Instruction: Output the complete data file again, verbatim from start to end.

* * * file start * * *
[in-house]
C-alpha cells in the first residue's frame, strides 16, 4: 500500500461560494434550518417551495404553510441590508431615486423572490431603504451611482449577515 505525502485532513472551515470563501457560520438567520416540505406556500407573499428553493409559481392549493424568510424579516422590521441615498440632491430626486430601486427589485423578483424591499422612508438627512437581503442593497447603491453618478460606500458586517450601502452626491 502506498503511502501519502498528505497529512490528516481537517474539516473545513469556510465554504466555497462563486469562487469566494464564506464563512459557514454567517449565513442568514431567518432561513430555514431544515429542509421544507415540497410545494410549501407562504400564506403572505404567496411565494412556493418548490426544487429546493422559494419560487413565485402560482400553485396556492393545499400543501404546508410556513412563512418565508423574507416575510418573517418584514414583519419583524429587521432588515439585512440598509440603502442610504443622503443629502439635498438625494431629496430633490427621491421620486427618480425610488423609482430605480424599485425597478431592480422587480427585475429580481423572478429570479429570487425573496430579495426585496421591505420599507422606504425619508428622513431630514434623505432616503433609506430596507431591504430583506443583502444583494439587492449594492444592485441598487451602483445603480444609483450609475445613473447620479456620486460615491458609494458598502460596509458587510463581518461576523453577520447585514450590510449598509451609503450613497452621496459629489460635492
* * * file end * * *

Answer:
[in-house]
C-alpha cells in the first residue's frame, strides 16, 4: 500500500461560494434550518417551495404553510441590508431615486423572490431603504451611482449577515 505525502485532513472551515470563501457560520438567520416540505406556500407573499428553493409559481392549493424568510424579516422590521441615498440632491430626486430601486427589485423578483424591499422612508438627512437581503442593497447603491453618478460606500458586517450601502452626491 502506498503511502501519502498528505497529512490528516481537517474539516473545513469556510465554504466555497462563486469562487469566494464564506464563512459557514454567517449565513442568514431567518432561513430555514431544515429542509421544507415540497410545494410549501407562504400564506403572505404567496411565494412556493418548490426544487429546493422559494419560487413565485402560482400553485396556492393545499400543501404546508410556513412563512418565508423574507416575510418573517418584514414583519419583524429587521432588515439585512440598509440603502442610504443622503443629502439635498438625494431629496430633490427621491421620486427618480425610488423609482430605480424599485425597478431592480422587480427585475429580481423572478429570479429570487425573496430579495426585496421591505420599507422606504425619508428622513431630514434623505432616503433609506430596507431591504430583506443583502444583494439587492449594492444592485441598487451602483445603480444609483450609475445613473447620479456620486460615491458609494458598502460596509458587510463581518461576523453577520447585514450590510449598509451609503450613497452621496459629489460635492